When State Representative Gordon Hintz called Oshkosh Mayor Lori Palmeri to let her know he wouldn’t be running for a ninth term, she didn’t quite understand what he was getting at.
“I thought he was asking me if I knew someone,” Palmeri said. “He said, ‘I feel the responsibility to explore who might also be a candidate.’ I thought he was asking me if I could make some recommendations. And he said, ‘You’ve earned your battle armor, I’m talking about you.’”
Palmeri has served on the Oshkosh City Council for six years and was elected to her second term as mayor last year.
She was giving it some thought, wondering whether it’d fit into her family life when the decision to overturn Roe vs. Wade was leaked from the Supreme Court of the United States.
“That really kind of lit a fire under me,” she said. “As I understand it, if there are four or five Assembly seats that were to change to Republican, it would endanger the governor’s ability to veto. (Republicans) could potentially have a supermajority.”
And with that supermajority, Republicans could significantly curtail reproductive rights in Wisconsin, among other policy changes.
A law passed in 1849 already outlaws abortion in Wisconsin, though a lawsuit challenging its validity is currently making its way through court. Palmeri said she favors repealing that law.
Palmeri will face Oshkosh small business owner and Republican Donnie Herman on November 8.
Palmeri is the daughter of a Colombian immigrant father and a white mother, but didn’t even know she’s Latina until later in life.
“My mother referred to me as her brown little monkey baby,” she said. “I looked a lot different than her and my sisters. Wasn’t sure why that was. Felt like the little alien, the brown little monkey baby. But I’m not a victim.”
It was a tumultuous childhood.
“I ended up in the foster system, coming out of the foster system pregnant at 15 with not even a 10th grade education,” she said. “I ended up in some abusive relationships. I ended up having some situations where I had to make tough decisions. And as a single parent, I often worked two jobs, you know, administrative during the day, and usually some kind of waitressing several nights a week. Not an unusual story.”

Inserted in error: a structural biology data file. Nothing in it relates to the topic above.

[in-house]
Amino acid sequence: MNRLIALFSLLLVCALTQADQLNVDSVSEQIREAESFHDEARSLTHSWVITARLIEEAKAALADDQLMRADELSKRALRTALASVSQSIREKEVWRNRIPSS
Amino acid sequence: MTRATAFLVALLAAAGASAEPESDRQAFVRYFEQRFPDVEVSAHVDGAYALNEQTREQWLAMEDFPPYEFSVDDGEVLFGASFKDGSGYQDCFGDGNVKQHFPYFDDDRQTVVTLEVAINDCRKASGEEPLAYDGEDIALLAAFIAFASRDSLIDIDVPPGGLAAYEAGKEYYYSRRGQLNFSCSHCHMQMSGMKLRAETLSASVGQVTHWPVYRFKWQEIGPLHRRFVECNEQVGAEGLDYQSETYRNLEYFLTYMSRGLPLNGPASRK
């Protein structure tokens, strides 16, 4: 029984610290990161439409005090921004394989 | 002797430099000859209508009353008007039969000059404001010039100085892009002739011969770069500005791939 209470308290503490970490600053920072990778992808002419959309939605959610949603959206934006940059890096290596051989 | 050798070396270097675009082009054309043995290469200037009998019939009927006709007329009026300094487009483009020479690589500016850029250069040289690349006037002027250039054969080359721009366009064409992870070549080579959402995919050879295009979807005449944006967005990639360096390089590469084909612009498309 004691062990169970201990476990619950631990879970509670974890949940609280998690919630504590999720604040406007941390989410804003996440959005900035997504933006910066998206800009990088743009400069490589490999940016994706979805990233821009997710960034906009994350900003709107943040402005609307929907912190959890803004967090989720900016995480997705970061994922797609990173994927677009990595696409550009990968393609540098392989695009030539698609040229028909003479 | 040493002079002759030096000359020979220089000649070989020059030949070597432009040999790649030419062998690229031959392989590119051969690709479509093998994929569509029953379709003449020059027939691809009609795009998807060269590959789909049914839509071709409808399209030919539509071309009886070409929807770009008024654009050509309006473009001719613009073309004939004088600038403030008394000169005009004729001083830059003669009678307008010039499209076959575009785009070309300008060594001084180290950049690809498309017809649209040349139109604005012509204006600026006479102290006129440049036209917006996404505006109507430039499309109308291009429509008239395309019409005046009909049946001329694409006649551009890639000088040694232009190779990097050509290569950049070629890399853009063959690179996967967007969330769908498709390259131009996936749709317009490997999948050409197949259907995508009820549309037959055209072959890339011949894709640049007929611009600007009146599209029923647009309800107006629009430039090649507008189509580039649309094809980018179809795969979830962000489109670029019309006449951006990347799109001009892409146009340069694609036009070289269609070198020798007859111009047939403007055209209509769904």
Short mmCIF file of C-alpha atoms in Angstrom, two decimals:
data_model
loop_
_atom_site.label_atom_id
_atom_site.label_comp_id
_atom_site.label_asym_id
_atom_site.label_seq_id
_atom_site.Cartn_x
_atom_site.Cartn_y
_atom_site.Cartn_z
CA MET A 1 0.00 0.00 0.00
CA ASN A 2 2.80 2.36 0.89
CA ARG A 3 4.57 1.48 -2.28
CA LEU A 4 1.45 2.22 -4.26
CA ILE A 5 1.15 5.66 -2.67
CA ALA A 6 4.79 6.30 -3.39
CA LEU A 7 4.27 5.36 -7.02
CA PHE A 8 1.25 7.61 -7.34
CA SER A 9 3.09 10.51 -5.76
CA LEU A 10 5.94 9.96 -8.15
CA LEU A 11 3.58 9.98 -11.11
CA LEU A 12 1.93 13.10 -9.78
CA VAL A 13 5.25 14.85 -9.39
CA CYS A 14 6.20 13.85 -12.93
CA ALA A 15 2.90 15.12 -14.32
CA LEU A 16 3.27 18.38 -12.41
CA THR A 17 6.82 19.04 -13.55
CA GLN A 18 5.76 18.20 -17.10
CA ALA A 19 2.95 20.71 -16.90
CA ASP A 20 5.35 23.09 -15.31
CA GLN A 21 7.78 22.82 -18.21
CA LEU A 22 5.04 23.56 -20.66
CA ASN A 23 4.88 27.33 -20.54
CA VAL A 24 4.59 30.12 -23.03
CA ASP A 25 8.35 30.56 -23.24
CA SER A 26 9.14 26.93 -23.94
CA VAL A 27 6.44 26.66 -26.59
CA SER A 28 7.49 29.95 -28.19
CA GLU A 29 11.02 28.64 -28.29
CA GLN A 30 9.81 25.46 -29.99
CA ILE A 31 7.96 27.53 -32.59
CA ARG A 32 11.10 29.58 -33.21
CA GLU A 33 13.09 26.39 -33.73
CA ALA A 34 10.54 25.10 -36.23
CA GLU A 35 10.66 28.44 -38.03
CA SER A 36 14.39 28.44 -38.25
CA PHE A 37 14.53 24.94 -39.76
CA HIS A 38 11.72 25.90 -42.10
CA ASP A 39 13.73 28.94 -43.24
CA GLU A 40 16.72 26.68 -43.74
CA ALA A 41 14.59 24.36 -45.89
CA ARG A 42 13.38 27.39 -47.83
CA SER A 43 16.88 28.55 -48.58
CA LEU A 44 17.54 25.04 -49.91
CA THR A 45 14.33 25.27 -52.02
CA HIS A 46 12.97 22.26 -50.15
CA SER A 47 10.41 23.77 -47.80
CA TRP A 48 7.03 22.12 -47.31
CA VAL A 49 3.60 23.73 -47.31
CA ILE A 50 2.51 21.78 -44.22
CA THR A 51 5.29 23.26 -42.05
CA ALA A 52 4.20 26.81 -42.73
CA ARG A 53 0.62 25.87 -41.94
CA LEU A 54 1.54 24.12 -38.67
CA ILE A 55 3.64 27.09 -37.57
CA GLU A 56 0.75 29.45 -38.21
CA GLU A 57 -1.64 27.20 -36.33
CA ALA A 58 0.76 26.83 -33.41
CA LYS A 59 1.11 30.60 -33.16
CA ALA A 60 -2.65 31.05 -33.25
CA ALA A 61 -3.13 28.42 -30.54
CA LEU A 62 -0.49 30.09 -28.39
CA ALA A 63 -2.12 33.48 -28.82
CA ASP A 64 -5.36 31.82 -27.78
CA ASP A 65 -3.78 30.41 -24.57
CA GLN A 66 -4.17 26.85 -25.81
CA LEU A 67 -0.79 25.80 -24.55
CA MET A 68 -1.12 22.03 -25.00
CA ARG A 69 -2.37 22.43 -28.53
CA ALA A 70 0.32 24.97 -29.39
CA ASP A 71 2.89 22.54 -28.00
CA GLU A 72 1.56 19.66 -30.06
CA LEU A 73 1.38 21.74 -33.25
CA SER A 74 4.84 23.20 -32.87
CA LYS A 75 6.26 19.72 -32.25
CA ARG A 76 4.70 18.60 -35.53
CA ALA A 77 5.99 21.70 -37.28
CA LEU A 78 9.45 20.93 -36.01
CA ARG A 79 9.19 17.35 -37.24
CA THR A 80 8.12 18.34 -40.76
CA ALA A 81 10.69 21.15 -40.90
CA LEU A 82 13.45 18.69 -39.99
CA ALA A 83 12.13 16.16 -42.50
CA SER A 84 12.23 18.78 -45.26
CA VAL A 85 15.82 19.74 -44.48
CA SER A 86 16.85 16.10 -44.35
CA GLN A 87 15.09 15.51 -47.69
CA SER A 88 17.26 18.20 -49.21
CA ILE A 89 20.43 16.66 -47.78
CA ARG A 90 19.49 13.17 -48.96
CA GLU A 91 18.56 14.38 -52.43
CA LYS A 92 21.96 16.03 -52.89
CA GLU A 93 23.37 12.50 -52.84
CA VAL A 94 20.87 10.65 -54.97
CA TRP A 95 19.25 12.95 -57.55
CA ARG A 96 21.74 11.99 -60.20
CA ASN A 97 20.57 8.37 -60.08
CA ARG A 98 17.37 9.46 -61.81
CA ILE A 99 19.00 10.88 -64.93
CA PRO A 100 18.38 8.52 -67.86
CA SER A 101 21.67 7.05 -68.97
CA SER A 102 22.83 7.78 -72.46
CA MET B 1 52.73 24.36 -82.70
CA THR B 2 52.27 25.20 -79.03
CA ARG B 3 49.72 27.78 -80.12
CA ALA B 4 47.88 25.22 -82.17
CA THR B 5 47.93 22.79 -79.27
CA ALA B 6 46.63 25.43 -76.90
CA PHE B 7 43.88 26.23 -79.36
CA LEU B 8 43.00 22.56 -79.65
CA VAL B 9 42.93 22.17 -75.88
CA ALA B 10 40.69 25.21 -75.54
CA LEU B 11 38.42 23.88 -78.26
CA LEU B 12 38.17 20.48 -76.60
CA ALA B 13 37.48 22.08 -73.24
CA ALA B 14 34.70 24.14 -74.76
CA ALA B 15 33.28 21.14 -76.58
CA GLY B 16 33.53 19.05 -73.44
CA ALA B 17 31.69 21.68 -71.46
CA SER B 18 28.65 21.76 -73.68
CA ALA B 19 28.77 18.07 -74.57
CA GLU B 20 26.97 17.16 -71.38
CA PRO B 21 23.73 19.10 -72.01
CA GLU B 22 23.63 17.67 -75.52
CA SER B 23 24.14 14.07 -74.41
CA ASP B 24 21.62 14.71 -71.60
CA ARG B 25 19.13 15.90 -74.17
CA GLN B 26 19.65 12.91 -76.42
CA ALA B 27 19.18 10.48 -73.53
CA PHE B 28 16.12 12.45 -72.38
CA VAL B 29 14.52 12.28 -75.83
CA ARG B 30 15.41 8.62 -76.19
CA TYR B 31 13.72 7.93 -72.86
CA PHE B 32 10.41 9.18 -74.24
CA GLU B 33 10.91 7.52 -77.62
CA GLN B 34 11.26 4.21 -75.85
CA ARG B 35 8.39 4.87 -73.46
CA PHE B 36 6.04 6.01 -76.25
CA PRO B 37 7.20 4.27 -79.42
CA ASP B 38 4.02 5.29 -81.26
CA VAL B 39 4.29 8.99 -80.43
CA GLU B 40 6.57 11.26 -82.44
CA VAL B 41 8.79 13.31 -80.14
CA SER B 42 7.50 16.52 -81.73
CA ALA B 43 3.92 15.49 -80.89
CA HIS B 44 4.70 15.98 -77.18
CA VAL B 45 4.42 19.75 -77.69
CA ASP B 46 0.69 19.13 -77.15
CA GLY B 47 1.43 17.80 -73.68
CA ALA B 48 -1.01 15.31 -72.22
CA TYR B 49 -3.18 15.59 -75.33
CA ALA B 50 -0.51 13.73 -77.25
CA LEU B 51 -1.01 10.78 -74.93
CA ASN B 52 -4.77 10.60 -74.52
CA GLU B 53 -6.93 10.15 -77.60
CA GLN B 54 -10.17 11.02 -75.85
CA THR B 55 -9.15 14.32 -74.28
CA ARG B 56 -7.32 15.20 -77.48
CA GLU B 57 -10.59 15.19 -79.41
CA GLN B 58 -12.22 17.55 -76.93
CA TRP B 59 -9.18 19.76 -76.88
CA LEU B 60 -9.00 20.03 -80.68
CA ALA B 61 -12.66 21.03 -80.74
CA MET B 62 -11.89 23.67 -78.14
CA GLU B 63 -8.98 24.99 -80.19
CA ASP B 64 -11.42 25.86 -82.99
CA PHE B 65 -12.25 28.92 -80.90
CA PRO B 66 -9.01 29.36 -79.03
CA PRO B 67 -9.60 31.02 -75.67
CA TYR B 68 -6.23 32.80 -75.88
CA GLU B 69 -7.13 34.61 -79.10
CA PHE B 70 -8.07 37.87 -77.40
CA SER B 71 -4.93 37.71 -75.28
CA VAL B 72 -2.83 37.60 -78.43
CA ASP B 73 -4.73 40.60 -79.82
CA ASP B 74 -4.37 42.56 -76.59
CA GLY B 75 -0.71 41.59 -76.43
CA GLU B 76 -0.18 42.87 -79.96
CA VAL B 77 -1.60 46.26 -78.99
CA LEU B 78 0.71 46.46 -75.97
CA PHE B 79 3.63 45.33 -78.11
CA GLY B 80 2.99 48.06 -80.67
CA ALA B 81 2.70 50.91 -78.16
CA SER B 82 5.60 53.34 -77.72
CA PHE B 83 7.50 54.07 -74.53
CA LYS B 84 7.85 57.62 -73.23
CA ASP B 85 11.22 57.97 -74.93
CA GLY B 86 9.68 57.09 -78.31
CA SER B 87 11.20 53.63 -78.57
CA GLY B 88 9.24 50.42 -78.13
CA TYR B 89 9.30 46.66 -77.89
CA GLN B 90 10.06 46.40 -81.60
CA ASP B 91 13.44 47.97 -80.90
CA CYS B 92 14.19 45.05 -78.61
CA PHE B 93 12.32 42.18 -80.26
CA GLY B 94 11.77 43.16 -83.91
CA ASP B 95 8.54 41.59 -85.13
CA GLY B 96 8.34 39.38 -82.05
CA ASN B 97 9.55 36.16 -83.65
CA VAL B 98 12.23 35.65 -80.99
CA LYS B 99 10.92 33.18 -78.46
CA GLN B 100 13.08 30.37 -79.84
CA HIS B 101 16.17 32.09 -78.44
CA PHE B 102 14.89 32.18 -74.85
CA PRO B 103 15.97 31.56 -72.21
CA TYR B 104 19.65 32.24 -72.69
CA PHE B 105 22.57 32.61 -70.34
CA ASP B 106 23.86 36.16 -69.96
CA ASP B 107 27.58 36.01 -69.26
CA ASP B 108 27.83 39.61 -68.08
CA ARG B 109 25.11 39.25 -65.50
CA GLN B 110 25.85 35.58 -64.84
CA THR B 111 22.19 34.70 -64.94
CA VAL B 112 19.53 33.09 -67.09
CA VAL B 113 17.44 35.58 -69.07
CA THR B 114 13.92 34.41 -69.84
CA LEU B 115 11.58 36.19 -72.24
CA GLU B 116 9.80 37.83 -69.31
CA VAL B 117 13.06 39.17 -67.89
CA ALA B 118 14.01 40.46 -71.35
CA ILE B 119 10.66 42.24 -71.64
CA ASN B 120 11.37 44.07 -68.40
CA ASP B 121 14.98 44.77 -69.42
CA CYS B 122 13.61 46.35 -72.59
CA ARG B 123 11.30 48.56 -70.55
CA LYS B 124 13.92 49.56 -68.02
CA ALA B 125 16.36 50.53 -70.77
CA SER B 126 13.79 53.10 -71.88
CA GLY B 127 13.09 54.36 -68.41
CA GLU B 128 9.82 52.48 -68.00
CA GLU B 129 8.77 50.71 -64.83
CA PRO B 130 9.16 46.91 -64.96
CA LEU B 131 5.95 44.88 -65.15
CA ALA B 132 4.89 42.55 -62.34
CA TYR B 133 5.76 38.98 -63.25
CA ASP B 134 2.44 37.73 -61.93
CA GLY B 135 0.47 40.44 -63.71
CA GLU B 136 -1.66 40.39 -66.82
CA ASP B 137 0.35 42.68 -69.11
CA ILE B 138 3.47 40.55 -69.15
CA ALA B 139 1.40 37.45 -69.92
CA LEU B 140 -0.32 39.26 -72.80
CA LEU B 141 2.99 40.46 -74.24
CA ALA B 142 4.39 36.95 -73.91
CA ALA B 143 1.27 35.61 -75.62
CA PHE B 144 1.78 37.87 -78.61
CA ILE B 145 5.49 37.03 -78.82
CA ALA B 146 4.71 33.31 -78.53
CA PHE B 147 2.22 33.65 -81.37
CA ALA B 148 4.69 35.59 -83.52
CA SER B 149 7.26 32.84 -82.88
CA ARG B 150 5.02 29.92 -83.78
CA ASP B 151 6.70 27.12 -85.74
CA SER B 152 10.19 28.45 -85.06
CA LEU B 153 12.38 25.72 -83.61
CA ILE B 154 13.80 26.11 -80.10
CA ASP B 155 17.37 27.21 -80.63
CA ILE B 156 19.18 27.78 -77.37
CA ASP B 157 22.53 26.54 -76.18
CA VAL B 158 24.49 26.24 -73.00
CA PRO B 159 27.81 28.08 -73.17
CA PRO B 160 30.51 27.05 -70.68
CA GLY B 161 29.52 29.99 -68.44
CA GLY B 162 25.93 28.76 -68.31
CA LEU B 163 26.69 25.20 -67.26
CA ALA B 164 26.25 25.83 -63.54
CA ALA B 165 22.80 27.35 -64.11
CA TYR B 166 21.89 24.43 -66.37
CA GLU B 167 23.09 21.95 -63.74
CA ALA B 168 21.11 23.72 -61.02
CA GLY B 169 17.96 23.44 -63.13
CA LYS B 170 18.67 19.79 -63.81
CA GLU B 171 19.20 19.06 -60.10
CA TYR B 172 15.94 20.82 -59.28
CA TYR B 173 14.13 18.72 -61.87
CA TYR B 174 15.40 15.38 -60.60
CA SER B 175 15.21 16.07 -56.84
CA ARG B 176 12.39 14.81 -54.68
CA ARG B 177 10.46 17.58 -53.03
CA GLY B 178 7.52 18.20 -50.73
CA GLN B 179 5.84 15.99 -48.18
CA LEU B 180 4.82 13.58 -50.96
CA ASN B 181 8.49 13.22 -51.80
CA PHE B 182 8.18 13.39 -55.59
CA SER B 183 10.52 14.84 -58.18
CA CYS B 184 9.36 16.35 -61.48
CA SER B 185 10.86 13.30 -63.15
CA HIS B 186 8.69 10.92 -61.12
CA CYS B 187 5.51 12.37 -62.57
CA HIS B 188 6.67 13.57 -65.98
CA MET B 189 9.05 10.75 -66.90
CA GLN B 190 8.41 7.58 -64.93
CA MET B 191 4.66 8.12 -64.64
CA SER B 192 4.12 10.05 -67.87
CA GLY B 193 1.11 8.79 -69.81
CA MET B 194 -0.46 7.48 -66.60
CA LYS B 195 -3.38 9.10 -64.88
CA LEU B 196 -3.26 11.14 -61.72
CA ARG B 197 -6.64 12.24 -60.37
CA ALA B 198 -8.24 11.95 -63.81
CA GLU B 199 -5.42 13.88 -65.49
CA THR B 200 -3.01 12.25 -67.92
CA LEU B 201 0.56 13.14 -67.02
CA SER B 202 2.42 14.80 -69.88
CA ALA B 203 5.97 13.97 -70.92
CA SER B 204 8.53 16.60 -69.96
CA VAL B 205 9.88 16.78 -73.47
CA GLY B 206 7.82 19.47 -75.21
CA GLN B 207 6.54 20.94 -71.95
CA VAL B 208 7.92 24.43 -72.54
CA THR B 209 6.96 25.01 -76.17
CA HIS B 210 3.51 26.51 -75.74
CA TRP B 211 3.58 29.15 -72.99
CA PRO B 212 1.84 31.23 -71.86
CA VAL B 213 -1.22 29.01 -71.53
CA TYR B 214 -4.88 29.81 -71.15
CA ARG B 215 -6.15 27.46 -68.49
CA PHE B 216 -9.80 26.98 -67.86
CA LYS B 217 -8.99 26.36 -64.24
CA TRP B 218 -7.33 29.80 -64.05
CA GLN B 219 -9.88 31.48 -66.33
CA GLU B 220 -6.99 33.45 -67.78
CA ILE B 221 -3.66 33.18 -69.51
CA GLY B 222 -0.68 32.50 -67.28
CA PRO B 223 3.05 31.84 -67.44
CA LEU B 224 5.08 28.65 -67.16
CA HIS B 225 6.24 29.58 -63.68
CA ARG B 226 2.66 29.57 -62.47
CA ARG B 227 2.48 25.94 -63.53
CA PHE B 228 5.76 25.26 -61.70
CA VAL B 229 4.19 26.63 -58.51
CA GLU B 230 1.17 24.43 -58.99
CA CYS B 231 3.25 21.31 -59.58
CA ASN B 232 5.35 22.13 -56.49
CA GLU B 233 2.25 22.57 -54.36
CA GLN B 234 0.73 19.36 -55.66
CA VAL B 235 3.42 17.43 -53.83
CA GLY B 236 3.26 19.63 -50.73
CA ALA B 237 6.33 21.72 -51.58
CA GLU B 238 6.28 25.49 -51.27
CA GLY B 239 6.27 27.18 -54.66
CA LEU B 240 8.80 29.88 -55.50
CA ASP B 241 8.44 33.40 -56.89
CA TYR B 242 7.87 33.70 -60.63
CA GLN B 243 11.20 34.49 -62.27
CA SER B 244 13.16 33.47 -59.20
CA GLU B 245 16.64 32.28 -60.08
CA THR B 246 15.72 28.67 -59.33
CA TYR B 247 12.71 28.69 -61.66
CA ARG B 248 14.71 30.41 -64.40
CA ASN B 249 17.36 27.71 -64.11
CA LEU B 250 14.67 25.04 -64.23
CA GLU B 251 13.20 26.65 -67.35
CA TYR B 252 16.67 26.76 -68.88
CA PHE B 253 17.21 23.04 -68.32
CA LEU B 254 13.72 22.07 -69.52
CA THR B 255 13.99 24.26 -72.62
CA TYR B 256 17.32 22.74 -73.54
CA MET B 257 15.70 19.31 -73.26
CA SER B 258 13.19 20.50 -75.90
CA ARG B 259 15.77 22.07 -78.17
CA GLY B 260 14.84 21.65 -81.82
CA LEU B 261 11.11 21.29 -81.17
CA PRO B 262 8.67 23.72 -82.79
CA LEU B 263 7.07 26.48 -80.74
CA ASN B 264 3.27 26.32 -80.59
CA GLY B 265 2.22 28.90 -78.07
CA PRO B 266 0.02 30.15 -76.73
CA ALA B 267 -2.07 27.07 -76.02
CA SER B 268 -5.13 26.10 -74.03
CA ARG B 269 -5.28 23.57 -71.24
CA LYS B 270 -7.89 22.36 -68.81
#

She married an Army soldier and spent several years moving quite a lot, ultimately landing in Wisconsin in the late 1990s and Fox Valley in the early 2000s. Now in her early 30s, she had a few setbacks: a returned check from years earlier led to a misdemeanor charge, and a state program that revoked licenses of anyone with 12 speeding tickets in five years – with no chance to get an occupational license – led to her spending a few days in jail.
As her children grew up, with a GED in hand, she decided it was time to go back to college – her first year at UW-Fox Valley was the same year her son started at UW-Stevens Point. After two years at UW-FV she finished her degree in urban planning at UW-Oshkosh, then went on to earn a master’s degree from UW-Milwaukee’s School of Architecture and Urban Planning in 2013.
“I would have never imagined being able to go and get my master’s degree,” she said. “I never would have thought that. You know, growing up, we had periods of not having an address, living in cars, buses, tents, abandoned buildings, sometimes trailers.”
Solving problems for people